Thursday, 16 June 2011

Vintage Designers at Dirty Fabulous

Bonwit Teller

Bonwit Teller was a high quality ladies apparel store, founded by Paul J. Bonwit(1862-1939).
In the 1920s and 1930s they carried French models, including duplicates of Lanvin, Patou, Vionnet, and Maggy Rouff, custom mades, and American-made garments including designs by Nettie Rosenstein. They were noted for the quality of their merchandise and the salaries they paid.

Henri Bendel

Henri Bendel (1868-1936) started as a milliner. He opened his New York City hat shop in 1896. By the 1910s, he was producing high quality custom made clothing, and he also was a major importer of French designs. He was one of the first Americans to buy at Chanel, and he imported and copied many of the French couturiers.
In 1931, the store opened a ready-to-wear (pret-a-porter) department, although they continued to be known for their top-of-the-line custom work. They continued to import French fashion through the Great Depression, but were forced to stop the practice with the outbreak of WWII. By this time, Henri Bendel had died, but his namesake store remained a major force in the New York fashion world. In 1946, the store was one of the first to view and buy from the new French collections.

Malcom Starr

Malcolm Starr made a popular line of evening dresses from the early 1960s through the 1970s. A Malcolm Starr dress was commonly a sculptural and simple shift dress which was elaborately beaded and sequined. These are always striking numbers!


Rappi was actually a talented Viennese-born woman named Syd Rappaport, who made a name for herself with glamourous formal wear which was much beloved by debutantes with a particular eye for style. Although there was no business connection with Will Steinman, they were certainly among that small group of formalwear firms which controlled the higher-end of the business (other firms in that august group included Lee Claire, Ceil Chapman, Camco Evening Fashions, Malcolm Starr, and Modern Couture).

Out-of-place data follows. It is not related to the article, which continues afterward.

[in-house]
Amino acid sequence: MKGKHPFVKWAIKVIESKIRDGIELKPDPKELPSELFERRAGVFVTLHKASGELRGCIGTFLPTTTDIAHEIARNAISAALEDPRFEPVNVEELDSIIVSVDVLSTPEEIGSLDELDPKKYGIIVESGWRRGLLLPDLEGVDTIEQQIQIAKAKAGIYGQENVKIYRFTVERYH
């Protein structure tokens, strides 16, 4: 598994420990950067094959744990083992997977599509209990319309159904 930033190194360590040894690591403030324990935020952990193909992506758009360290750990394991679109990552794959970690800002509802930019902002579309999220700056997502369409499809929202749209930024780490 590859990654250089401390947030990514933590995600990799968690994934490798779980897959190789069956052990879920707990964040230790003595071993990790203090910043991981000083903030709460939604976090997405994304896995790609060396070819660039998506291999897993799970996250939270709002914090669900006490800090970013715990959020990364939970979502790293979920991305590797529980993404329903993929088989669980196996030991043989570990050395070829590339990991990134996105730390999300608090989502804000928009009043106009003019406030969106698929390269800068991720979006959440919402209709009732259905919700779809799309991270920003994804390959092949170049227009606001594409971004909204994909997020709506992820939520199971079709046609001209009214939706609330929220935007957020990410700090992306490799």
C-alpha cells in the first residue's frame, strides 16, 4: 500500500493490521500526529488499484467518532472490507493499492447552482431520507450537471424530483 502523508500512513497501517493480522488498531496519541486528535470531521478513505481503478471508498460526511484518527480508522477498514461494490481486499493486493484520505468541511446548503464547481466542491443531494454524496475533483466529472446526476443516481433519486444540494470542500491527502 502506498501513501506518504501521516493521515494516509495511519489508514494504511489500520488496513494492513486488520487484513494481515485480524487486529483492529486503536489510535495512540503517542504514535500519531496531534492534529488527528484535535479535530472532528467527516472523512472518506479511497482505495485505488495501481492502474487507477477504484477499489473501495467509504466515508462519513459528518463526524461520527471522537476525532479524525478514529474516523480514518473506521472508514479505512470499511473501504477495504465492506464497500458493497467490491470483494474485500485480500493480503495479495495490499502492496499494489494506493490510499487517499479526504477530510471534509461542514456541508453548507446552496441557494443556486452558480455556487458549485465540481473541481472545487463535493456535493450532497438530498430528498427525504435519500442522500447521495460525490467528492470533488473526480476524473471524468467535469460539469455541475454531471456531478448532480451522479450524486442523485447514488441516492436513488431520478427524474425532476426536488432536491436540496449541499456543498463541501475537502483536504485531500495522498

Lilli Diamond

Lilli Diamond, a Californian designer, started her dress-making business in 1951. She was based in Los Angeles.


Eisenberg started in 1914 as a wholesaler of ladies’ clothing, but is known today solely as a manufacturer of high quality rhinestone jewelry. 
Eisenberg often included costume jewelry on their dresses. As many of these pieces were stolen off the racks, Eisenberg realized there was a market, and launched its famous jewelry line in the 1930s.
By the 1940s, the line was carried in most American cities. Eisenberg continued to use the narrow 1940s line and typical 1940s draping once the New Look arrived. Eisenburg stopped making clothing in 1958. The jewelry continues to be made today. Various marks include Eisenberg Original and Eisenberg Ice.


Christian Dior (1905 – 1958) was one of the most influential designers of the 20th century. From 1941-1946, Dior worked at Lucien Lelong. While there he attracted the attention of textile maker Marcel Boussac, who became Dior’s financial backer.
In the spring of 1947 Dior showed his first major collection, the “Corolle” line, which came to be known as the “New Look”. The “New Look” was made up of long, full skirts and a nipped-in waist that called for the use of a corset. Dior continued to be a major force in the fashion world in the 1950s, with a new silhouette each season, including the Princess line of 1951, the “H” line of 1954, and the “A” and “Y” lines of 1955.

Hattie Carnegie

Hattie Carnegie began designing as a milliner to huge success. In 1919 Hattie Carnegie, Inc. was born. This was also the year of her first buying trip to Paris. She bought French Couture dresses to take back to New York to both sell, and to use to make adaptations.
Until 1928, all the dresses at Hattie Carnegie were made to order, but in that year she started her first ready-to-wear line with Norman Norell as the designer. By this time, Hattie’s business had grown to be the size of a small department store.
She also began selling her ready-to-wear dresses, hats and accessories in stores around the country in the late 1930s. Her clothes were particularly popular in California, and many Hollywood stars were known to wear Carnegie’s clothes. This helped spread her reputation and helped establish her as a taste-maker across the country.
Hattie Carnegie is very often associated with elegance and high fashion, and even her ready-to-wear and more casual clothing always had a touch of the elegant. Carnegie’s fashion philosophy is often summed up as the woman should wear the clothes, not the clothes wear the woman.

Suzy Perette

Suzy Perette was not an actual person, but the name of a dress manufacturing company that made affordable versions of Parisian designs in the 1950s. The Suzy Perette silhouette of cinched waist and full skirt were extremely popular and a quality interpretation of Dior’s famous “New Look.”

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